New course at the SSST: Distant reading in the history of ideas

We are glad to announce that a new course has been created at the Scuola di Studi Superiori “Ferdinando Rossi”, Università di Torino: Distant reading in the history of ideas.

The course will be held by DR2 members Guido Bonino, Enrico Pasini, Daniele Radicioni and Paolo Tripodi.

It is a 40-hours course, held in Italian, starting from the 5th of March 2020 (Thursday and Friday 2-5 p.m.), Aula T.13 (Via Sant’Ottavio 54, Torino).

Logo di Scuola di Studi Superiori "Ferdinando Rossi" dell'Università degli Studi di Torino - SSST

Distant reading in the history of ideas

Anno accademico 2019/2020

Codice attività didattica INT 1386


Paolo Tripodi (Referente)
Guido Bonino
Enrico Pasini
Daniele Paolo Radicioni

Corso di studio: Corso SSST

Tipologia: A scelta dello studente

Crediti/Valenza: 5 (40 ore)

SSD attività didattica: M-FIL/06 – storia della filosofia

Erogazione: Tradizionale

Lingua: Italiano

Frequenza: Obbligatoria

Tipologia esame: Elaborato

Sommario del corso

Obiettivi formativi

Il corso si propone di introdurre metodi e tecniche del ‘distant reading’ nell’ambito della storia delle idee.

The course aims at introducing the application of ‘distant reading’ methods and techniques to the history of ideas.



Modulo 1 – Distant reading: presentazione generale e introduttiva

Docenti: Paolo Tripodi (5 ore), Guido Bonino (5 ore)

Il distant reading nell’opera di Franco Moretti e il distant reading in storia della filosofia. Analisi della distinzione tra ‘human’ e ‘computational’ distant reading.

Modulo 2 – Case-studies

Docenti: Paolo Tripodi (5 ore), Guido Bonino (5 ore)

Presentazione e discussione di case-studies, nei quali il distant reading viene applicato alla storia delle idee, alla storia della filosofia e alla storia del pensiero scientifico.

Modulo 3 – Problemi di metodo

Docenti: Enrico Pasini (10 ore)

Discussione delle questioni metodologiche fondamentali che emergono nella applicazione del distant reading alla storia delle idee: selezione e acquisizione del corpus, operazionalizzazione e costruzione di un modello di lavoro, annotazione del corpus.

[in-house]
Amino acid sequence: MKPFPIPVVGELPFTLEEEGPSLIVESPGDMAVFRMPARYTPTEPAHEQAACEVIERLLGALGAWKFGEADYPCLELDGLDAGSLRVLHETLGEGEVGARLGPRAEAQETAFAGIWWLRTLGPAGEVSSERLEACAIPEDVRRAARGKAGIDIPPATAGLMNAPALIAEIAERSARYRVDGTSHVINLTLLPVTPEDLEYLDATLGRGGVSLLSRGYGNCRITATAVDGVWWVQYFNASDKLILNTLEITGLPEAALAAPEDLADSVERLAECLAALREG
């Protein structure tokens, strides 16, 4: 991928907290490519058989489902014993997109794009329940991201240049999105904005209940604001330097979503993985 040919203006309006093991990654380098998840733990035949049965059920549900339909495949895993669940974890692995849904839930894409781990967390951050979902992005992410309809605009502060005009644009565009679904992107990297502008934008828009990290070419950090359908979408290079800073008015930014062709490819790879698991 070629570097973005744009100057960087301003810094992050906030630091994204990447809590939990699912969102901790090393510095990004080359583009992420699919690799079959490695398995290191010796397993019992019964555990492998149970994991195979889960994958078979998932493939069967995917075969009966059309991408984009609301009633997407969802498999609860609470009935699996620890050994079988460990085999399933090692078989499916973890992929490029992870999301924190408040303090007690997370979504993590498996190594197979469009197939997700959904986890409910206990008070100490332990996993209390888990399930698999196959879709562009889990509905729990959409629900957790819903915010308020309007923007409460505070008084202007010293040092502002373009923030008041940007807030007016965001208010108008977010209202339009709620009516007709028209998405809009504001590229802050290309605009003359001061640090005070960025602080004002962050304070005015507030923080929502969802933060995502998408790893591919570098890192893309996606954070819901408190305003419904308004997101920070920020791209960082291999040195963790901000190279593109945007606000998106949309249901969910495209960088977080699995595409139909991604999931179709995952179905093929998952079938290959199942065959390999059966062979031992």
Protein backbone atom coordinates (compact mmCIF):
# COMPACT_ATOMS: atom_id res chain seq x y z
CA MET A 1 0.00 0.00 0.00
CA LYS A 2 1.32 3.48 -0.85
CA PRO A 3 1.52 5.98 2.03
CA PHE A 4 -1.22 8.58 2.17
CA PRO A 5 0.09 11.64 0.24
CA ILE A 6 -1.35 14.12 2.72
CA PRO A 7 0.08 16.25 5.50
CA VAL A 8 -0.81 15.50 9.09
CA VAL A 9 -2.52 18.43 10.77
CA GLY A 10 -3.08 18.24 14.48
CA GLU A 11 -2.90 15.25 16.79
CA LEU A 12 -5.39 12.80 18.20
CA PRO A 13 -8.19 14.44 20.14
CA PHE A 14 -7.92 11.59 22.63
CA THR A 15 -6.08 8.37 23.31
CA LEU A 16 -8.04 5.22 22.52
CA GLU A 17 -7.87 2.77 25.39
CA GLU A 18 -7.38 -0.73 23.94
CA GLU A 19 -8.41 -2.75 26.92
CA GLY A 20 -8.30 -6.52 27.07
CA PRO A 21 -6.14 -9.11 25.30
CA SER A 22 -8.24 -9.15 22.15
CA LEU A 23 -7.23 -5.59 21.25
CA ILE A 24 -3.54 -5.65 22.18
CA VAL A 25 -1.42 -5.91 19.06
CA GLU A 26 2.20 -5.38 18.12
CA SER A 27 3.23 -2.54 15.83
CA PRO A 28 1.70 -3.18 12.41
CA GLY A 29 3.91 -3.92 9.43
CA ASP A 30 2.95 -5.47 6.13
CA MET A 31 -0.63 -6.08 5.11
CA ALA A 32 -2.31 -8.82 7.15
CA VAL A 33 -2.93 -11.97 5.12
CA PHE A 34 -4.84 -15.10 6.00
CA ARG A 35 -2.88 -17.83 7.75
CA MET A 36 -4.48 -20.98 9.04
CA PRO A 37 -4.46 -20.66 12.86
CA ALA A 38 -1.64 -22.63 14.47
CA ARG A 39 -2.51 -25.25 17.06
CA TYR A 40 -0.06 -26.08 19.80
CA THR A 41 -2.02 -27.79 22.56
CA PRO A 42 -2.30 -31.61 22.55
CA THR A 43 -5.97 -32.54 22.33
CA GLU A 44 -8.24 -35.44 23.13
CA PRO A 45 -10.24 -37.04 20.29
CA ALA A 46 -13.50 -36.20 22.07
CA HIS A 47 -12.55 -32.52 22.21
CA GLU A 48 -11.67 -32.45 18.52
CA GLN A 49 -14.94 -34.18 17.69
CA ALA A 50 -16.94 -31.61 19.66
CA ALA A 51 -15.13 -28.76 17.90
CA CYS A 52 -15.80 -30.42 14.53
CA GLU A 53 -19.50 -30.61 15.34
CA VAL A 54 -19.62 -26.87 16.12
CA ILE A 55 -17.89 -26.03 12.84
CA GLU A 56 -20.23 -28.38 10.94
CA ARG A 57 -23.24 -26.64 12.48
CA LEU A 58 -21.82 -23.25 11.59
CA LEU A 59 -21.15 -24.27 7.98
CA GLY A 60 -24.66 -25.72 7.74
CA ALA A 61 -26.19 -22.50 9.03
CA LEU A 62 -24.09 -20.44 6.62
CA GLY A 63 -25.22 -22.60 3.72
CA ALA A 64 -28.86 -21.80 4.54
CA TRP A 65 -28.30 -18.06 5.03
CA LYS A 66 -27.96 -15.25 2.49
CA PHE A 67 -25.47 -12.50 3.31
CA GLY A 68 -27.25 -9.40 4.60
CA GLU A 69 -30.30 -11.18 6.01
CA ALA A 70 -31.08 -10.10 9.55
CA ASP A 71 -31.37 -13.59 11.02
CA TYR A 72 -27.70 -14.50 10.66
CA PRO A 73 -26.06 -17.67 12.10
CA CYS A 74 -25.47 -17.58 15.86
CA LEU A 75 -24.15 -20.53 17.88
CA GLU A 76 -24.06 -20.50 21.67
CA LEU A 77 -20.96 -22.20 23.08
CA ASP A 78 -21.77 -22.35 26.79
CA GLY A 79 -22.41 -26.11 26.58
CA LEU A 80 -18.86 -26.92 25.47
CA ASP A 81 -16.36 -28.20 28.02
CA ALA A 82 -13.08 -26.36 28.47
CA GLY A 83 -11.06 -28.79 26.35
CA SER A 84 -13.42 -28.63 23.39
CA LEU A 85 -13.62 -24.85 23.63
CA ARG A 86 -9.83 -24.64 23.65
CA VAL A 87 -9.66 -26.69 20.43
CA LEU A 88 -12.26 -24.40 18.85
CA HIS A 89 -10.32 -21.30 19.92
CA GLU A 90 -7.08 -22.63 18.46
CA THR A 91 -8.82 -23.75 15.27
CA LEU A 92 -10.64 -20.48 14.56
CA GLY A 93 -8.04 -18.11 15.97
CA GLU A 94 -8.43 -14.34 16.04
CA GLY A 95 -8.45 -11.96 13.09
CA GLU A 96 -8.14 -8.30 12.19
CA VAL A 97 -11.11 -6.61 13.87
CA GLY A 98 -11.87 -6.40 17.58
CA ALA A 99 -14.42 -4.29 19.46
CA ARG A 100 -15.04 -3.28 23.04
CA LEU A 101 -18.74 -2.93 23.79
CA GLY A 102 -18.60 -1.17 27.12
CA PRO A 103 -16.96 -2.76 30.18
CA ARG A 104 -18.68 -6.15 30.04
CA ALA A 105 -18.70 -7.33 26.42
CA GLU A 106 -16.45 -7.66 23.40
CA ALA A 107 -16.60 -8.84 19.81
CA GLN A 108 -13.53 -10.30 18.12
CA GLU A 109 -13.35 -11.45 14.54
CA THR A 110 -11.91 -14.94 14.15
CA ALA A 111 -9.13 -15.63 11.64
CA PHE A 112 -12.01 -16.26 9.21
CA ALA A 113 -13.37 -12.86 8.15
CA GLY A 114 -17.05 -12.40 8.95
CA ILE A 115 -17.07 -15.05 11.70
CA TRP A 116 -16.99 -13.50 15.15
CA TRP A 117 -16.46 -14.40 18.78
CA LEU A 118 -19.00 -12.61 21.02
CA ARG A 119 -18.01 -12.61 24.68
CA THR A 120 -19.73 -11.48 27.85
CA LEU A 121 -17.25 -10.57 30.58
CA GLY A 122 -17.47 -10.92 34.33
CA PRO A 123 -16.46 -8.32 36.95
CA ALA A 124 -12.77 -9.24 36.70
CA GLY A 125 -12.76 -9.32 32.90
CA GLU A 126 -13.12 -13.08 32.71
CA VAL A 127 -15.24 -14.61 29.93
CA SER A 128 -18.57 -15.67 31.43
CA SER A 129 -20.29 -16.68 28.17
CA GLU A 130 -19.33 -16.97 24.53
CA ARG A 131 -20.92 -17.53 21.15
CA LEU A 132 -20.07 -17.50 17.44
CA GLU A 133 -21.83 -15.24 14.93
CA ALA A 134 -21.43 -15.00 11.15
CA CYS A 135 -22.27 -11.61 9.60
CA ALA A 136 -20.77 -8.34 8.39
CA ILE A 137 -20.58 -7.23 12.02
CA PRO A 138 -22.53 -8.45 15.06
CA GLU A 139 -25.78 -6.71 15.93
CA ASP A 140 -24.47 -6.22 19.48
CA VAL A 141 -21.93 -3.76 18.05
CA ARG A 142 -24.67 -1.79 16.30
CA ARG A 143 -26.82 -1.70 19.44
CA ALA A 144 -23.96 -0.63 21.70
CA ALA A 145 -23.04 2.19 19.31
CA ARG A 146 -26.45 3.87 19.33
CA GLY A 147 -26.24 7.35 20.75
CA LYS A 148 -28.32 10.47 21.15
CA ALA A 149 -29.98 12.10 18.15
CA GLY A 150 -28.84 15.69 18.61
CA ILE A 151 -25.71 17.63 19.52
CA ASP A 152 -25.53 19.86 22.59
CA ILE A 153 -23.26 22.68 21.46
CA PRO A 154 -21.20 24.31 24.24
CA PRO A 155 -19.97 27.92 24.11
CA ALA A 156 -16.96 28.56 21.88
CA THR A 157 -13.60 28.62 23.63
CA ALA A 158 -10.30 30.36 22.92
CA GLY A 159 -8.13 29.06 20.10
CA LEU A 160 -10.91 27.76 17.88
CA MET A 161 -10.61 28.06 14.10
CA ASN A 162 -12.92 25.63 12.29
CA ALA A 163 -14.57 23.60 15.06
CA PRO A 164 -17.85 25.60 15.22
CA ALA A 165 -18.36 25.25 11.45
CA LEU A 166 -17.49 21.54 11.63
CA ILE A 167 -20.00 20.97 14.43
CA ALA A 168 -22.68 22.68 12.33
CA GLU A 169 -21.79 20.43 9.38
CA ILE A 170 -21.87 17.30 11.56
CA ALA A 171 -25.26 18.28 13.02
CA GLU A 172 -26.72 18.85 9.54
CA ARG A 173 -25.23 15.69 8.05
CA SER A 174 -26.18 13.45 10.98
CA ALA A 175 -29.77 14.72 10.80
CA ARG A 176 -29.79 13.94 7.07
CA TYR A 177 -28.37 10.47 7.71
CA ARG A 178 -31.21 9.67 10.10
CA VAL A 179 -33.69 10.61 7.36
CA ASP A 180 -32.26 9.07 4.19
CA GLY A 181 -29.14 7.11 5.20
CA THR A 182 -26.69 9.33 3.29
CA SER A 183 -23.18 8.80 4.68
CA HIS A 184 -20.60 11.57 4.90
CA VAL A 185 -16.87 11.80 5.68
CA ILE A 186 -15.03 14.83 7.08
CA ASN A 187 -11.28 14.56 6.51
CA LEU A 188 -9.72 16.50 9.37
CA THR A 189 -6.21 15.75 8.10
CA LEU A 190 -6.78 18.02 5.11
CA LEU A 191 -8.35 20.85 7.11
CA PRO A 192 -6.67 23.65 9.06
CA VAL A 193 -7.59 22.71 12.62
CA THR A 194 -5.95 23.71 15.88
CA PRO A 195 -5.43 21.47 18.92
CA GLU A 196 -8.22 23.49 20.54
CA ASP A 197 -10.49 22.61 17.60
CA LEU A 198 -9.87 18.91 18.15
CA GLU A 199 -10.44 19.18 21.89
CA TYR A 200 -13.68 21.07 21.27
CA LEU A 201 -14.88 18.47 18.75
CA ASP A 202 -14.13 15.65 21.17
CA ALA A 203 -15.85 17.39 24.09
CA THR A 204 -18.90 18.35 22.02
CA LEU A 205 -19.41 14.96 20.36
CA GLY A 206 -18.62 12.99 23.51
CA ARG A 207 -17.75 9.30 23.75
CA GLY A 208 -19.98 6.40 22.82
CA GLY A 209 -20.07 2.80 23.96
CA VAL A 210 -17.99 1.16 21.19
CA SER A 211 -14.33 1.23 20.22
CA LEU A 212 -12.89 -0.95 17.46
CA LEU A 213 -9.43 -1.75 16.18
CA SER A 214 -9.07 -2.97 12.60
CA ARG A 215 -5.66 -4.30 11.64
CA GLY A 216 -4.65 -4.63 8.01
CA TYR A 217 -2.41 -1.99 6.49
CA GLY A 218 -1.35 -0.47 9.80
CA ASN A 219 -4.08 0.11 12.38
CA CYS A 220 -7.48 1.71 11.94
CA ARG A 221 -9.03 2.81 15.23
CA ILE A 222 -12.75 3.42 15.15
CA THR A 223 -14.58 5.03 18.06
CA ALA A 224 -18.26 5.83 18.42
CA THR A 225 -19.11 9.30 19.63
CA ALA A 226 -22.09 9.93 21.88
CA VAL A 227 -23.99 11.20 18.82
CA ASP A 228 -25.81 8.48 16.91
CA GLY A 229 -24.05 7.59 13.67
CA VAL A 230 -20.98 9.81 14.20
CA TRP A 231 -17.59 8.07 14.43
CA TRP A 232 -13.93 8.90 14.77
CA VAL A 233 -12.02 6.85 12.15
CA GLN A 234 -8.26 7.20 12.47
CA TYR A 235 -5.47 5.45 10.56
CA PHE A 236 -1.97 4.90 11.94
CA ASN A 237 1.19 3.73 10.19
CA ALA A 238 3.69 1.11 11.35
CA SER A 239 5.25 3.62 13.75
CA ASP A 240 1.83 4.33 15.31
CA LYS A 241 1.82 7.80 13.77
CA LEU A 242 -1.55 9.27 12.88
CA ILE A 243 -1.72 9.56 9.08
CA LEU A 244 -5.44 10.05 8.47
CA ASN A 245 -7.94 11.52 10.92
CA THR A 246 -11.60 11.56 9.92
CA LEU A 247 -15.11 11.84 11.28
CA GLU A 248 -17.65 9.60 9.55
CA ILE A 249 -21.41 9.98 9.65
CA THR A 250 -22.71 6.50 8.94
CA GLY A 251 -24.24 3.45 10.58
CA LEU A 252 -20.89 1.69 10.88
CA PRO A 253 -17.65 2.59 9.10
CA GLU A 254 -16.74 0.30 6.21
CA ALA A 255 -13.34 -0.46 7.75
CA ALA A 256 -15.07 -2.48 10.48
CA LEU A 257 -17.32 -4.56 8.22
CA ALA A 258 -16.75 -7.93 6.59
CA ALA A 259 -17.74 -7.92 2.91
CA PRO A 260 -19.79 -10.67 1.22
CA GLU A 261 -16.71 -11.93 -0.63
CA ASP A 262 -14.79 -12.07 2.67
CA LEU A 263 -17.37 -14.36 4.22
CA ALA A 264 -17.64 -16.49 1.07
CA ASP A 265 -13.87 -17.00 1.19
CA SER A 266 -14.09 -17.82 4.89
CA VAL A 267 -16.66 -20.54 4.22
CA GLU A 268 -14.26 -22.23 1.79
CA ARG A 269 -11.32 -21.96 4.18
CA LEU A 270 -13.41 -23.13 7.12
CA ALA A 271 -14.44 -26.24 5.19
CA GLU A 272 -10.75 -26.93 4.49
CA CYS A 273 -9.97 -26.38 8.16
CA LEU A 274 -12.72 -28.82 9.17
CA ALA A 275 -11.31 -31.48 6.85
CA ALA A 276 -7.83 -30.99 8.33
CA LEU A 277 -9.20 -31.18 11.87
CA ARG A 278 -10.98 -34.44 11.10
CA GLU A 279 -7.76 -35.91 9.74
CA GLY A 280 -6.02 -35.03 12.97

Modulo 4 – Strumenti computazionali per il distant reading

Docenti: Daniele Radicioni (10 ore)

Cenni introduttivi ad alcuni strumenti che l’informatica può mettere a disposizione del distant reading e, in generale, delle digital humanities.

Module 1 – Distant reading: a general overview

Teaching staff: Paolo Tripodi (5 hours), Guido Bonino (5 hours)

Franco Moretti’s distant reading and its application to the history of philosophy. Focus on the differences between ‘human’ and ‘computational’ distant reading.

Module 2 – Case-studies

Teaching staff: Paolo Tripodi (5 hours), Guido Bonino (5 hours)

Illustration of case-studies, in which distant reading is applied to the history of ideas, the history of philosophy, and the history of scientific thought.

Module 3 – Methodological problems

Teaching staff: Enrico Pasini (10 hours)

Discussion of basic methodological issues related to distant reading in the history of ideas: corpus acquisition, operationalization, theoretical modelling, corpus annotation.

Module 4 – Computational tools for distant reading

Teaching staff: Daniele Radicioni (10 hours)

Preliminary remarks on the digital tools for computer-assisted distant reading and, more generally, for the digital humanities.

Modalità di insegnamento

4 Moduli/Modules

Modalità di verifica dell’apprendimento

Relazione scritta

Written essay

Testi consigliati e bibliografia

1. F. Moretti, Graphs, maps, and trees, Verso, 2005
2. F. Moretti, Distant reading, Verso, 2013
3. F. Moretti, Pamphlets of the Stanford Literary Lab
4. A. Betti et al., History of Philosophy in Ones and Zeros. In Curtis, M. and Fischer, E. (eds.), Methodological Advances in Experimental Philosophy, 295–332. Bloomsbury, London, 2019.
5. A. Betti, and van den Berg, H. Modelling the History of Ideas. ; British Journal for the History of Philosophy, 22(4): 812–835. 2014.
6. G. Bonino and P. Tripodi, Academic Success in America: Analytic Philosophy and the Decline of Wittgenstein, British Journal for the History of Philosophy, 2019
7. G. Bonino, D. Pulizzotto and P. Tripodi, Exploring the history of American philosophy in a computer-assisted framework, JADT’18. Proceedings of the 14th International Conference on Statistical Analysis of Textual Data, 2018: 134-141.
8. E. Petrovich, Accumulation of Knowledge in Para-Scientific Areas. The Case of Analytic Philosophy, Scientometrics, 2018
9. Ambrosino A., Cedrini M. et al., What topic modeling could reveal about the evolution of economics, Journal of Economic Methodology, 2018:329-348.


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Happy new year!

DR2 team wishes everybody a happy new year!

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Arianna Betti teaching in Turin in 2020

We are pleased to announce that prof. Arianna Betti (University of Amsterdam) will be teaching a course at the University of Turin during the second semester of the Academic Year 2019/2020. More information below.



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Project REPOSUM, final events: slides and pictures

We are glad to share the slides and some pictures from the Final Event of the project REPOSUM.